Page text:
Challenge of Gas Lease- No Extension of Term

22 Mar

Wayne and Mary Harrison challenged the validity of their gas lease with Cabot Oil & Gas, and Cabot claimed such challenge in the courts acted to repudiate the lease thus entitling it to relief which extended the term of the lease.  The case was tried in federal district court and reached the Court of Appeals. The federal district court awarded summary judgment in Cabot’s favor on the suit to invalidate the lease. That court ruled in Harrison’s favor holding “the law of this Commonwealth does not provide for equitable extensions of oil and gas leases under the circumstances.”  While the appeal to the Court of Appeals (Third Circuit) was pending, that court asked the PA Supreme Court to address this question:  “whether the primary term of an oil-and-gas lease should be equitably extended by the courts, where the lessor has pursued an unsuccessful lawsuit challenging the validity of the lease.”

Cabot argued it could not spend between $4M and $7M to develop a Marcellus Shale well, while it was tied up in court with a challenge to its lease. Cabot claimed it wanted the benefit of its bargain. Cabot asked the PA Supreme Court to join other states which have found meritless challenges to leases to be repudiations which warranted the application of equitable principles to extend the lease terms.  They contended Pennsylvania already recognizes all legal predicates to this equitable extension principle.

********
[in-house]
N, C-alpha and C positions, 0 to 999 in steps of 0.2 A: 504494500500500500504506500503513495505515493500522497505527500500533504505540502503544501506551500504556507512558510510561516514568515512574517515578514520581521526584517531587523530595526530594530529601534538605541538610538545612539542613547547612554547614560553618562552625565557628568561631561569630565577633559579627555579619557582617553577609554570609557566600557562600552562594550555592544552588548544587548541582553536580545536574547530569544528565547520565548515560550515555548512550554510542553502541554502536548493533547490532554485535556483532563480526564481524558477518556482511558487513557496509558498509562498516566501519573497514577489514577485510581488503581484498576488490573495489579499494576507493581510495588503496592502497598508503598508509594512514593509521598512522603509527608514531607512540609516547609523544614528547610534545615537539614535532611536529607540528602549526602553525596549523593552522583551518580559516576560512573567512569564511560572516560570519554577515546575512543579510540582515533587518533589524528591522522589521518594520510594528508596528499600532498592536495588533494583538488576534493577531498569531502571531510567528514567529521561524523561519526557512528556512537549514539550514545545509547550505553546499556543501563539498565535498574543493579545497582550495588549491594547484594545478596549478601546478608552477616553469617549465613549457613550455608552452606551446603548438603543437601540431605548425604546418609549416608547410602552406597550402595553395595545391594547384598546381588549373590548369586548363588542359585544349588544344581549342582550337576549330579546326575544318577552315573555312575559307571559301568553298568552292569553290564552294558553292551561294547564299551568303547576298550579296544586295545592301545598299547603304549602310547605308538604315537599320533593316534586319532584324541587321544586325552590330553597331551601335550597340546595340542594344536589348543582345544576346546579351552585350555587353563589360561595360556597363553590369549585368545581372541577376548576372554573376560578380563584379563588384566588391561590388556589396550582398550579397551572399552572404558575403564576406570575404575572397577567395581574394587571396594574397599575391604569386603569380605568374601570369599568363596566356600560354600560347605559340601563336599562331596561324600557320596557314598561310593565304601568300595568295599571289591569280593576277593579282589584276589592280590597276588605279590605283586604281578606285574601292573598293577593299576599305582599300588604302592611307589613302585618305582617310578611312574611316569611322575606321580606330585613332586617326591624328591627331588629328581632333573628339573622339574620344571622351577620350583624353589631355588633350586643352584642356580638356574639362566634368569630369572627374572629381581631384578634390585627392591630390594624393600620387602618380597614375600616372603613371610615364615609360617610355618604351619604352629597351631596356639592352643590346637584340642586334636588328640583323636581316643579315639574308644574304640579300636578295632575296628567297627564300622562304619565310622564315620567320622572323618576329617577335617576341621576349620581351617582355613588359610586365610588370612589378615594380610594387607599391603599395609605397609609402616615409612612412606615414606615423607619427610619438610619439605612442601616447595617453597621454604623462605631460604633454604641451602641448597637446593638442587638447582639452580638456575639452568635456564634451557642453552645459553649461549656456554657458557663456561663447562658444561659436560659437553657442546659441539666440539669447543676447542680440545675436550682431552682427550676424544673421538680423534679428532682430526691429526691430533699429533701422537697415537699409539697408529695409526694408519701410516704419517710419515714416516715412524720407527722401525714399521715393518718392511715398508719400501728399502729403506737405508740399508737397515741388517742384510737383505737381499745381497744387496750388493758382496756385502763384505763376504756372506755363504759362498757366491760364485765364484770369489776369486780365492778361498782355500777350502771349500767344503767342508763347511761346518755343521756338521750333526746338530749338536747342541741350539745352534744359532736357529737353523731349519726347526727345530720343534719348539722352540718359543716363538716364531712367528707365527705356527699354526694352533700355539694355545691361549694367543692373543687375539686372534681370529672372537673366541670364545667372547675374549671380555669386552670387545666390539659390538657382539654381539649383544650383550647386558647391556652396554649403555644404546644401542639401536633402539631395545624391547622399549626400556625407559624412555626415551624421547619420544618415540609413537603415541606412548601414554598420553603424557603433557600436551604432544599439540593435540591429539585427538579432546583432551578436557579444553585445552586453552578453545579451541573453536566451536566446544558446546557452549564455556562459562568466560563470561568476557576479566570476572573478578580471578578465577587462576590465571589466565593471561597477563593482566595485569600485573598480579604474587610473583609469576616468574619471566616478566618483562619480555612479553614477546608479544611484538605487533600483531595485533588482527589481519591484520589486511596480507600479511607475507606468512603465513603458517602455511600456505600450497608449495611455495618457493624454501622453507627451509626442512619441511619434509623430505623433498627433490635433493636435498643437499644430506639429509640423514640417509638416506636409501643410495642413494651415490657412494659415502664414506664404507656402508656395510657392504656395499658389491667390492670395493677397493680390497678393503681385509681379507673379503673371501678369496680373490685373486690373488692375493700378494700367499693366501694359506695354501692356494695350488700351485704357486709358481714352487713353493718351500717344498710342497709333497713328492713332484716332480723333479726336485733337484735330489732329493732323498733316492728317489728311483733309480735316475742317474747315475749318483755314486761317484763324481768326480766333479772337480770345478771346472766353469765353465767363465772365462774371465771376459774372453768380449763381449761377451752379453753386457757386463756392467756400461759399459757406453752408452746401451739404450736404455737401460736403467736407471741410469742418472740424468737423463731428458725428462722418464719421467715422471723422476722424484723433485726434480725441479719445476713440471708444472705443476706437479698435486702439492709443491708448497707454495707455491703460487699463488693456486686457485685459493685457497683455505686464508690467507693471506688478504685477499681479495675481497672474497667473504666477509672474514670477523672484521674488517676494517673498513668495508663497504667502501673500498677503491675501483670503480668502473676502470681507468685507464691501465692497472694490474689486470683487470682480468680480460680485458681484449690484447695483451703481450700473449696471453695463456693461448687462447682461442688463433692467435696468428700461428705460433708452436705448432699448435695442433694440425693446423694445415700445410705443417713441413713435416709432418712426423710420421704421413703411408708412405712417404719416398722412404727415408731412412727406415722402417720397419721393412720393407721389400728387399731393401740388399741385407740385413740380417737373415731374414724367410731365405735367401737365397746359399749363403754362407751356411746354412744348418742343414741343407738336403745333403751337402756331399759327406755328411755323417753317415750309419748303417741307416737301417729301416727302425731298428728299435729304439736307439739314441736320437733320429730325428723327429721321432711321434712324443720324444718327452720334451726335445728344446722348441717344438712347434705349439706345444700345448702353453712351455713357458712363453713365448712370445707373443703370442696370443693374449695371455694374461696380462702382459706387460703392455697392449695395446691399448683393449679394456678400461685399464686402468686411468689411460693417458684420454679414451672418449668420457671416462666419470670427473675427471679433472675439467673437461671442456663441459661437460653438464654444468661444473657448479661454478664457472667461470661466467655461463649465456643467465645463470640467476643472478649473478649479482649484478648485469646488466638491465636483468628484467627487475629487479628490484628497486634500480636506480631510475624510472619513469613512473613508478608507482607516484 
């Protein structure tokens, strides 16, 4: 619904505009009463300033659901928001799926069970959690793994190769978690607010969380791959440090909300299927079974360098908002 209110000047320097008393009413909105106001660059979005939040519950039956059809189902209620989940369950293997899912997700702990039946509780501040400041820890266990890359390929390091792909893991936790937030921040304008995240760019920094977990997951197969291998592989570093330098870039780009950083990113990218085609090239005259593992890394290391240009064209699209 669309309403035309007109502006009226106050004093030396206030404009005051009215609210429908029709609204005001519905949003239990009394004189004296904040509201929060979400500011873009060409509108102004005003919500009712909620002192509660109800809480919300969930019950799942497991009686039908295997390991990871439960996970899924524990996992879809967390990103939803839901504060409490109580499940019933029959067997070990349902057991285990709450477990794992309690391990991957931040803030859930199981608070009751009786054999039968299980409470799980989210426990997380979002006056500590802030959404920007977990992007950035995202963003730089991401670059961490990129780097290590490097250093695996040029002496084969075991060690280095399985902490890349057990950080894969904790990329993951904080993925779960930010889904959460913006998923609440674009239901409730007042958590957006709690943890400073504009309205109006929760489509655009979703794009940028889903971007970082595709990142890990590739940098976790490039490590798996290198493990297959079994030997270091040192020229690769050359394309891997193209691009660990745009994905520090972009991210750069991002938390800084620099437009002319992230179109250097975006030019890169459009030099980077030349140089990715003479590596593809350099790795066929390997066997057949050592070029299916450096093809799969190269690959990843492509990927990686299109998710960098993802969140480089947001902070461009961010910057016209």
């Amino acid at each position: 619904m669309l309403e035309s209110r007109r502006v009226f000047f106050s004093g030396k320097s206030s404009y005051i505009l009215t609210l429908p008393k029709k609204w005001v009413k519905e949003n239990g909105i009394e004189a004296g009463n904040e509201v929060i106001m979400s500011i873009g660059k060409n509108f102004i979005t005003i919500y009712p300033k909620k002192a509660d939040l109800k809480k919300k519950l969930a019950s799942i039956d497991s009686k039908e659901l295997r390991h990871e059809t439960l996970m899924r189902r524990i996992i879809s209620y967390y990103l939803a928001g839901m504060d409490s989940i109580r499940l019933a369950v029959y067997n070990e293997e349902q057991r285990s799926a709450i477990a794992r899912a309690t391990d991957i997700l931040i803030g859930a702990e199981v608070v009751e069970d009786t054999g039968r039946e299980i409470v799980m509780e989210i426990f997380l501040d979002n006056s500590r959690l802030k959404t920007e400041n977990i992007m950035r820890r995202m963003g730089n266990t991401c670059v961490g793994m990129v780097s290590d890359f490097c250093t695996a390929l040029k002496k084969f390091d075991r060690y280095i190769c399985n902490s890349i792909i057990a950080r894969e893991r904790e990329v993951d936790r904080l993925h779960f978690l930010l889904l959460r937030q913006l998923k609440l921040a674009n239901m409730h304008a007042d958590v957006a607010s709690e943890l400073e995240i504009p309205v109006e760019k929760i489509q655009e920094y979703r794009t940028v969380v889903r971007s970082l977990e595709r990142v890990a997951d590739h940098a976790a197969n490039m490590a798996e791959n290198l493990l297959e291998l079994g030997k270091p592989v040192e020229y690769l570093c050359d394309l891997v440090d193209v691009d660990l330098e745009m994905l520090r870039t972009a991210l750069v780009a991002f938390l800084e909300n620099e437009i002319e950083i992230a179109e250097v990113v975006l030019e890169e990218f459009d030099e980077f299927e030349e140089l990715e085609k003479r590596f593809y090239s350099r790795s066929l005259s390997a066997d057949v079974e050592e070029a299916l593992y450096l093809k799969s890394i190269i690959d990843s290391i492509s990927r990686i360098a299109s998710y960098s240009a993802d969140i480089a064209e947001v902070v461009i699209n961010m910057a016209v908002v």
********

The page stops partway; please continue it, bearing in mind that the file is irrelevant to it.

The Harrisons described the equitable-extension principle as nothing more than a “judicial affirmative action program” for oil and gas producing companies which “abuses landowners who have done nothing other than exercise their legal rights.”  They claimed the lease was not repudiated by filing the declaratory judgment action.

The Supreme Court first noted something more than a mere assertion of a challenge to the validity of a lease is required to be a breach, or anticipatory breach, of the contract. They noted that in the broader context of contracts, filing a declaratory judgment action does not constitute a refusal to perform.  Reflecting on the Harrisons assertions that the gas companies enjoy superior bargaining position in leasing activities, the Court pointed out that the companies were free to insert tolling language in their leases and did not do so.  The Court then held that the mere pursuit of declaratory relief does not amount to a repudiation of the lease and that Pennsylvania will not adopt a special approach to repudiation pertaining only to oil and gas leases.

See Harrison v. Cabot Oil & Gas Corporation, 75 MAP 2014, February 17, 2015